In my third book in the Spencer Manning mystery series, Harbor Nights, I introduced a secondary character by the name of Larry Maggio, the crime boss in Chicago, and made him the grandson of Johnny Torrio. Larry Maggio is fictional. Johnny Torrio is not. Torrio looks like a mild-mannered, kindly grandpa—looks can be deceiving.
Torrio grew up in a slum neighborhood on the Lower East Side of Manhattan. His first job was in his stepfather’s grocery store which was really a front for illegal liquor. He rose to the head of a gang of boys and made enough money to open a billiards hall where the gang could plan their crimes. The gang attracted a number of rising criminals, including Al “Scarface” Capone.
While Torrio was making his name in New York, his uncle by marriage, “Big Jim” Colosimo, had taken control of the underworld in Chicago with an enterprise known as the Chicago Outfit. In 1909 Colosimo was threatened by extortionists and asked Torrio for help. After moving to Chicago, Torrio helped grow the Chicago profits, concentrating on brothels. In 1918 Capone became a suspect in a murder investigation and the Brooklyn Mafia sent him to Chicago to take the heat off and Torrio put him to work.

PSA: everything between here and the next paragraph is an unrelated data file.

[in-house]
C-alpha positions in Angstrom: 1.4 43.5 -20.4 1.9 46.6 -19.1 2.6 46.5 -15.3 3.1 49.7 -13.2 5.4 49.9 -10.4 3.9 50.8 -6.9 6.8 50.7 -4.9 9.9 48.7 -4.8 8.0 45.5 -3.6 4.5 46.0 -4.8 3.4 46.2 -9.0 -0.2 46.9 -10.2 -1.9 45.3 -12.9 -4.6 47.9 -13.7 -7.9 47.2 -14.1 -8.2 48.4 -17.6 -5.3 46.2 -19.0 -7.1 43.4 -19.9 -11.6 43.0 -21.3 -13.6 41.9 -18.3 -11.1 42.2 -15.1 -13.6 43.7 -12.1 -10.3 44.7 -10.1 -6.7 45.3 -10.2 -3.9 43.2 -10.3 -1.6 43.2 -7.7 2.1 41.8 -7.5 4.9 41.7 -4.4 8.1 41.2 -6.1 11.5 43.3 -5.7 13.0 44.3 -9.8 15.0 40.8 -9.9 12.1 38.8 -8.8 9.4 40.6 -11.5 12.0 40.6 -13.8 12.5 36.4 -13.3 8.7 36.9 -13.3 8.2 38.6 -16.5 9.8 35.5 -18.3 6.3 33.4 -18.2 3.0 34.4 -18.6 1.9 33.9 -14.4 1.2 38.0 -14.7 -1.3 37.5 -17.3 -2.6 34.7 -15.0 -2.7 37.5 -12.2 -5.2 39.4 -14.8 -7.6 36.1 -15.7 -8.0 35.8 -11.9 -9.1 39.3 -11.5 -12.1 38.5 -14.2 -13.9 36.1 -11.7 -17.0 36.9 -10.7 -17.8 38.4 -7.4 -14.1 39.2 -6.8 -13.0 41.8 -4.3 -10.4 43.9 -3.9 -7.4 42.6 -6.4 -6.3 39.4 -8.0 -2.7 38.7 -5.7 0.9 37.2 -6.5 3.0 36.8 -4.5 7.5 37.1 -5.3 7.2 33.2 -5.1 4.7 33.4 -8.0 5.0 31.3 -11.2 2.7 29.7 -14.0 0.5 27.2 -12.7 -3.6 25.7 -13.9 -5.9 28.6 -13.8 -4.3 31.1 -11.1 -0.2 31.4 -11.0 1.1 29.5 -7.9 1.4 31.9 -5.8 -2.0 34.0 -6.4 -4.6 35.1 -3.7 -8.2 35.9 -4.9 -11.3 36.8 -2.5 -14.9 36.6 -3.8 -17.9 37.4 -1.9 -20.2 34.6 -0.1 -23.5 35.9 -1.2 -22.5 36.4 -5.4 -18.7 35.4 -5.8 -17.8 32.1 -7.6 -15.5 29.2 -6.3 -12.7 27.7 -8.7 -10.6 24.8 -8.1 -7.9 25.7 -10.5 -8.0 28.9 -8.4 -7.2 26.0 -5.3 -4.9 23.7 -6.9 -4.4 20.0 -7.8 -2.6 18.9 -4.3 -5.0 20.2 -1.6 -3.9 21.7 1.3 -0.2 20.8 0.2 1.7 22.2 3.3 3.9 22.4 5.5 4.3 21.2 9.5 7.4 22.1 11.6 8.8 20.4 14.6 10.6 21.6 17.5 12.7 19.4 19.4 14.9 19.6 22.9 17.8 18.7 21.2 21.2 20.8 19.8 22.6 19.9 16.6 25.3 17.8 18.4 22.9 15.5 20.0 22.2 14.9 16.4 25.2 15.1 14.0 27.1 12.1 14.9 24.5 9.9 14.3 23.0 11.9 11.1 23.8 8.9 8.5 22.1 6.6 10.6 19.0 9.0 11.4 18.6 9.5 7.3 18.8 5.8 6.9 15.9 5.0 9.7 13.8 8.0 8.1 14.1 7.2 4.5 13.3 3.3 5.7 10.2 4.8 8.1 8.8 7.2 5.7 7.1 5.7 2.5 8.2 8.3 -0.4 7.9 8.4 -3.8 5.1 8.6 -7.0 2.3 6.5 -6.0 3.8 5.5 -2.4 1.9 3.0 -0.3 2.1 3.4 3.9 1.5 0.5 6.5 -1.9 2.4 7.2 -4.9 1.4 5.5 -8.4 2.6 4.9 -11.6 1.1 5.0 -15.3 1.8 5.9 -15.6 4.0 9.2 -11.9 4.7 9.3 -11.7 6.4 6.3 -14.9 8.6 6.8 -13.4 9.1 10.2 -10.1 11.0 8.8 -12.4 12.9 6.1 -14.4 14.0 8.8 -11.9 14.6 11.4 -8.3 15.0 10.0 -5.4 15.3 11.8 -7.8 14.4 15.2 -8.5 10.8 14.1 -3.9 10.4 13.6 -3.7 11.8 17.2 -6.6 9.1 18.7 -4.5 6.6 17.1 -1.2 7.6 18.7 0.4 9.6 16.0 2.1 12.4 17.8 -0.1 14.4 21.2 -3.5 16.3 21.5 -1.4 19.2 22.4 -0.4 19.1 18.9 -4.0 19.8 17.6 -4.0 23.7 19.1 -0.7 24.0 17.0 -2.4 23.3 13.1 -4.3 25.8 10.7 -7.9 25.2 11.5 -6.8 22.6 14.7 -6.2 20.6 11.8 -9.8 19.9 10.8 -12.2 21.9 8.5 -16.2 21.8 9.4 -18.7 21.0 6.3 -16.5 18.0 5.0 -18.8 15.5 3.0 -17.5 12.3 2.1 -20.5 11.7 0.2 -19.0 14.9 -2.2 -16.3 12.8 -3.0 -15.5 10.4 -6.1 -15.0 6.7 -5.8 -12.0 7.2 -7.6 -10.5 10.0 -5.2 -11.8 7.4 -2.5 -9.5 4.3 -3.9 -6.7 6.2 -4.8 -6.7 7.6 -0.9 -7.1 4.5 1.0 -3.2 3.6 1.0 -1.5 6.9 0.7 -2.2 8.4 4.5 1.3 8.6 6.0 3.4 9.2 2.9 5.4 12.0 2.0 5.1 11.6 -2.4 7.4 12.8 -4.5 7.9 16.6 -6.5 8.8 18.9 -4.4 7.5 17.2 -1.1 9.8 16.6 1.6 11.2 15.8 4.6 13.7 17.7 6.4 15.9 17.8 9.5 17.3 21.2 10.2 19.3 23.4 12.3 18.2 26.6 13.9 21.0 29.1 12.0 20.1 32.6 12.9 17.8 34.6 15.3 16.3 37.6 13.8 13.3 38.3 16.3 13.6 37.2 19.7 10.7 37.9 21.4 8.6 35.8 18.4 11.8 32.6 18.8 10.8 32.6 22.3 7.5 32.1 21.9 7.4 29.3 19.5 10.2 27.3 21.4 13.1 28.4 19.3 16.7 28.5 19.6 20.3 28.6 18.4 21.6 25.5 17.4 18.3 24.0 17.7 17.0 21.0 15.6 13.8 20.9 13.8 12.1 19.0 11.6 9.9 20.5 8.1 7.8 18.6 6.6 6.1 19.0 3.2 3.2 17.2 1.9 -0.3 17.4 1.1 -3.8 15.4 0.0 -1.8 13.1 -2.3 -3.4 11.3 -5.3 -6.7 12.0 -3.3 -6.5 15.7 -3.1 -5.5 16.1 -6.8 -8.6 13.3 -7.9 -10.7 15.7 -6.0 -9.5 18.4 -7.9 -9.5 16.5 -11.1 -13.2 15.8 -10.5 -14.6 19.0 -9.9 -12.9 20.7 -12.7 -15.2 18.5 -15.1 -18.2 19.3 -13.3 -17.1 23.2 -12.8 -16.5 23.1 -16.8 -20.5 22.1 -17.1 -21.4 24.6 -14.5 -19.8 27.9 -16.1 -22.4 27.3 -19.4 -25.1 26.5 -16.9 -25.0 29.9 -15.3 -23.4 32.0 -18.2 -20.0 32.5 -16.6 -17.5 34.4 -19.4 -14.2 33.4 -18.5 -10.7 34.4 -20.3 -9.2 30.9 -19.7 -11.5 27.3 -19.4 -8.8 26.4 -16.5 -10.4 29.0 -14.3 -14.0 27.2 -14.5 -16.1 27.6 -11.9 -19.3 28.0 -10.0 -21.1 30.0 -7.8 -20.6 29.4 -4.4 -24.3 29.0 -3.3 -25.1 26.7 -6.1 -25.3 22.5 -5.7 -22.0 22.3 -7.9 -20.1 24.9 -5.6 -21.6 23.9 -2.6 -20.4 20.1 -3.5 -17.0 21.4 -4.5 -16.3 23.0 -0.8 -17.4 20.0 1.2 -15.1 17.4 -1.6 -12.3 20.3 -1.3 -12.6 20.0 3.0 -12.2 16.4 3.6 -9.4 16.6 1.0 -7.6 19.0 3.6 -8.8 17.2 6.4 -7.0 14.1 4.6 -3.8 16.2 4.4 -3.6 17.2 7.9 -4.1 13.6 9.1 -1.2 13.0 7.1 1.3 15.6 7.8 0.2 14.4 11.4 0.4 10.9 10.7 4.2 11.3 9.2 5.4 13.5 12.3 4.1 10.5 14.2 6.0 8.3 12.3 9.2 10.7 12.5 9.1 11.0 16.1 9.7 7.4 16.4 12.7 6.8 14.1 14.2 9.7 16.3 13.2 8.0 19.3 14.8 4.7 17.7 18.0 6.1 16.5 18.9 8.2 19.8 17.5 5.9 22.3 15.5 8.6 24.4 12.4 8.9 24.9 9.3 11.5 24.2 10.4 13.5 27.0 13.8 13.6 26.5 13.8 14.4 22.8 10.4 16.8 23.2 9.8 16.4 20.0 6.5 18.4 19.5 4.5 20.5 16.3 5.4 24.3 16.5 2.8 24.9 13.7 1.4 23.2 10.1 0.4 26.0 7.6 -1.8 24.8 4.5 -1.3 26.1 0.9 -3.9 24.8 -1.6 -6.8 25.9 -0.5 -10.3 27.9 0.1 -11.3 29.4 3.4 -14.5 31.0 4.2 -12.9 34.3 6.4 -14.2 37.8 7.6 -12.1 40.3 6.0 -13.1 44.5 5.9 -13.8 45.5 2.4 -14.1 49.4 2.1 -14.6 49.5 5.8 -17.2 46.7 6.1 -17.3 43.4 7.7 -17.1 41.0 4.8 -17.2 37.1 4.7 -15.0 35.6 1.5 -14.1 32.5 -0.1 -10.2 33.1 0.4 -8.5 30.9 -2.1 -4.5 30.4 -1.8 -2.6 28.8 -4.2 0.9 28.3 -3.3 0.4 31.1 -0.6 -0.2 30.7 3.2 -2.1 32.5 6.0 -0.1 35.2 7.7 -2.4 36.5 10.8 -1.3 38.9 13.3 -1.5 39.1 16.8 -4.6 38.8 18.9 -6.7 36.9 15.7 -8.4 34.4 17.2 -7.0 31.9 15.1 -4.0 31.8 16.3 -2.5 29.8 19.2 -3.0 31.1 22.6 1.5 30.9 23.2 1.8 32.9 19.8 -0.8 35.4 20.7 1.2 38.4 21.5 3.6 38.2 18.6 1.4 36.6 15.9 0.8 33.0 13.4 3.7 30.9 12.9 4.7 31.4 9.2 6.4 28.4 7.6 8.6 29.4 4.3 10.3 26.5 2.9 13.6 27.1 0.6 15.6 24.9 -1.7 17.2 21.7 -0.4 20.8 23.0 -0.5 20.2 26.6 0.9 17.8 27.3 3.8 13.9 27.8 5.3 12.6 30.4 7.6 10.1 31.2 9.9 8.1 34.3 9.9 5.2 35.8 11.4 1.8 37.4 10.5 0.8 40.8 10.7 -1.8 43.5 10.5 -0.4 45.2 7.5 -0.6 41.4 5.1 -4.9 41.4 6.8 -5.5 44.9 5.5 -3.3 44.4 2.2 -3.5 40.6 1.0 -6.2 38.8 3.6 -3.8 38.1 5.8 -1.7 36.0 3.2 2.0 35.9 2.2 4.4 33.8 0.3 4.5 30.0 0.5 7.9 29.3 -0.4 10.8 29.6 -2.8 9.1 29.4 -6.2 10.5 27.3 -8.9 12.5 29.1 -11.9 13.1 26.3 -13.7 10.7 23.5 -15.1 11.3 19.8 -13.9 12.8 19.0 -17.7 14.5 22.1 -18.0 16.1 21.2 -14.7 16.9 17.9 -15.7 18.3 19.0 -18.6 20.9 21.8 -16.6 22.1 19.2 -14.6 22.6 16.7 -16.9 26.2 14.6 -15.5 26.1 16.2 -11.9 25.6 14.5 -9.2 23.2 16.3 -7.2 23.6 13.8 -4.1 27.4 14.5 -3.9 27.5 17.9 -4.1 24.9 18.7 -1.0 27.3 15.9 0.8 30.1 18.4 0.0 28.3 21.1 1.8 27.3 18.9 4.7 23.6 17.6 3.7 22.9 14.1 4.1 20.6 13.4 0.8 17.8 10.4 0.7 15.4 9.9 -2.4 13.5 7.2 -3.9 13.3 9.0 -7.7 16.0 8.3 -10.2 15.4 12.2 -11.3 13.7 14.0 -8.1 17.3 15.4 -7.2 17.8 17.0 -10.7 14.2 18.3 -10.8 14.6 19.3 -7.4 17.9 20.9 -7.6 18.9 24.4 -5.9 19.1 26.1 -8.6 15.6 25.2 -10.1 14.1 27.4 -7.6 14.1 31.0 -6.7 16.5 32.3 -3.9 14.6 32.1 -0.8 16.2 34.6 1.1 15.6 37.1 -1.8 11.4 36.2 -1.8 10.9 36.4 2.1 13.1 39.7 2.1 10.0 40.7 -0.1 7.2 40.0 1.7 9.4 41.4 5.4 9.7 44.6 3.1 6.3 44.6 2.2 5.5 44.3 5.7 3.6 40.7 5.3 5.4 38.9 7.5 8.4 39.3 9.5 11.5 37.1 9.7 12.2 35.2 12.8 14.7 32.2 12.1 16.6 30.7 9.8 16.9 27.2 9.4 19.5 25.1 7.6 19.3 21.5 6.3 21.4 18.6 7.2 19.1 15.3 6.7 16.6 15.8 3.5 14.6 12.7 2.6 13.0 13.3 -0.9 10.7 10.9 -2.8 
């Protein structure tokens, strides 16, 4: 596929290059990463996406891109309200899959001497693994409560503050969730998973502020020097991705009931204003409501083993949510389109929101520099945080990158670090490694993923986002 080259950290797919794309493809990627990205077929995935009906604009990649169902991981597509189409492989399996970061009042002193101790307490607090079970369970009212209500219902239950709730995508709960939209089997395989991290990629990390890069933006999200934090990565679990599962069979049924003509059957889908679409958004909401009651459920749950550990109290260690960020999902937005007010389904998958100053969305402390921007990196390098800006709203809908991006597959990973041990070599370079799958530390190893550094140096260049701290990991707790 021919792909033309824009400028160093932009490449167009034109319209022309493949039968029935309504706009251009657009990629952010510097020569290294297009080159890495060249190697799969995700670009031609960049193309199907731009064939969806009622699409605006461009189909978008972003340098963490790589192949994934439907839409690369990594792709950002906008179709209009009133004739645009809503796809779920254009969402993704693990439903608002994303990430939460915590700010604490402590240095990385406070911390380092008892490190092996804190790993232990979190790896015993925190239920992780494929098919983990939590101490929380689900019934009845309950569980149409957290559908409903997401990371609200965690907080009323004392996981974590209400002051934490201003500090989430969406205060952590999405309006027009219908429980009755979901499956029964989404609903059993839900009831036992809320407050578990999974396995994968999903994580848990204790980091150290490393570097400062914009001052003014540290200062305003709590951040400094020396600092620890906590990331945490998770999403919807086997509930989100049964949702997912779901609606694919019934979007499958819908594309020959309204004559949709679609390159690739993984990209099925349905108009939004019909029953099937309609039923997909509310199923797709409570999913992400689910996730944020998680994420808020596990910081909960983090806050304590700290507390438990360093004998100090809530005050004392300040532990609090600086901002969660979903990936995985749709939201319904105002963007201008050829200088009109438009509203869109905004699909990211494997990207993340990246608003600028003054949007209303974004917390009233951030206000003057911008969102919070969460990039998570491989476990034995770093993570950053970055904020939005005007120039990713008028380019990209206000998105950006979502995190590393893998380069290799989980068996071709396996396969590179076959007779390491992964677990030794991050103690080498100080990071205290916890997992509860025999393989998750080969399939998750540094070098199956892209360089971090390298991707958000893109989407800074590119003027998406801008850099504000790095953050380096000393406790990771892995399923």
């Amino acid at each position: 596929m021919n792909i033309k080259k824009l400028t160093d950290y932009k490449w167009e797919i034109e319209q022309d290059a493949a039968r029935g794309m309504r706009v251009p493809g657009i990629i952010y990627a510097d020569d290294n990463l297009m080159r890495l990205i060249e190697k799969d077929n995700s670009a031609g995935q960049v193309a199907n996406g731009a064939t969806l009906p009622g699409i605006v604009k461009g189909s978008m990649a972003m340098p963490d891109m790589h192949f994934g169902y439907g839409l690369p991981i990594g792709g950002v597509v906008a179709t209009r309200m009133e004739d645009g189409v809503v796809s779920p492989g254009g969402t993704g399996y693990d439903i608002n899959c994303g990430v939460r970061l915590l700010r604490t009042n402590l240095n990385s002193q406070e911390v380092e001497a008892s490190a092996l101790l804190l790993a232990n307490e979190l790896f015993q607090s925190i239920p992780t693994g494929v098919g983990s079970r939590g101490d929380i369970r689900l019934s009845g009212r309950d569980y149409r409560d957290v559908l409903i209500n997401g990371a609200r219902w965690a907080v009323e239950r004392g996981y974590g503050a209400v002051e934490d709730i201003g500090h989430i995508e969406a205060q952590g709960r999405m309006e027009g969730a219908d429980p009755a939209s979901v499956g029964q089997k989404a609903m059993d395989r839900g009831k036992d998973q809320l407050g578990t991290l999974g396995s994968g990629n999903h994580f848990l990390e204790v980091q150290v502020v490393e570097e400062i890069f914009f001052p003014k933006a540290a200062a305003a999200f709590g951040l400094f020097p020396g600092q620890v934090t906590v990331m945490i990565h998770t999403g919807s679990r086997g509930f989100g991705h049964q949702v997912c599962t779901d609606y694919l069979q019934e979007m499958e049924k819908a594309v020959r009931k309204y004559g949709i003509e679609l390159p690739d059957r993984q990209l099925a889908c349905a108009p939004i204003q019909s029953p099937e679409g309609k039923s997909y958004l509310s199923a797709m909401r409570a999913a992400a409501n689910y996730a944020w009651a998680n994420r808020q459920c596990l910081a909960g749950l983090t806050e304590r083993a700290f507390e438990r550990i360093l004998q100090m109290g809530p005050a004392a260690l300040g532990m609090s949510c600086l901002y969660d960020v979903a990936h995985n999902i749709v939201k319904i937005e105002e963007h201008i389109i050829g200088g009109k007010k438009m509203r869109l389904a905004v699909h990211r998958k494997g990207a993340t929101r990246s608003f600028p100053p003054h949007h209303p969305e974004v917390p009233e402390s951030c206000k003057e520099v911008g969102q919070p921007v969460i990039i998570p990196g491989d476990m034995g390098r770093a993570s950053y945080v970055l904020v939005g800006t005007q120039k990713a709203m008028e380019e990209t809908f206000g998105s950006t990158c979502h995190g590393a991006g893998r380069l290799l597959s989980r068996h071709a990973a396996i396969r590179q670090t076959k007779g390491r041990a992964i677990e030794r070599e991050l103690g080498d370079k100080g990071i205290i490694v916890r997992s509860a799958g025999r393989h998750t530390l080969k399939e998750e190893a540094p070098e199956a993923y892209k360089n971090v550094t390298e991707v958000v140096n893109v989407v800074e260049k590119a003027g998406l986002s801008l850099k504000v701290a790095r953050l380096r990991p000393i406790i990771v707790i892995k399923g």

Then, in 1919, Prohibition became law and promised a boom for organized crime. But Colosimo, who made his fortune selling liquor to the patrons of his restaurant, refused to become involved in illegal liquor distribution which angered Torrio. That may have been the end of it, but Colosimo divorced Torrio’s aunt and Torrio ordered him gunned down. No one was ever charged but Capone was a suspect. Torrio turned the Outfit into a machine and bootlegging brought in a hundred million dollars a year.
The Outfit controlled liquor on the south side of Chicago, but the north side was controlled by an Irish-American gang led by Dean O’Banion. In 1924 Torrio was set up by O’Banion and went to prison for nine months and vowed revenge. On November 10, O’Banion was gunned down in his flower shop and the “beer wars,” the most violent era of organized crime in American history, had begun. Torrio survived an attack and left for Italy, turning over the business to Al Capone. He returned in 1931 to testify at Capone’s tax evasion trial and became the mentor for Salvatore “Lucky” Luciano of the Genovese family in New York.
Convicted of tax evasion in 1939, Torrio served two years in Leavenworth and then went into the real estate business and faded into obscurity. He died of a heart attack in 1957 while getting his hair cut and was so obscure no one noticed until his will was probated three weeks later.
Al Capone made his mentor proud, but was also known for passing out food at Christmas and helping the poor—charitable qualities continued by my character, Larry Maggio.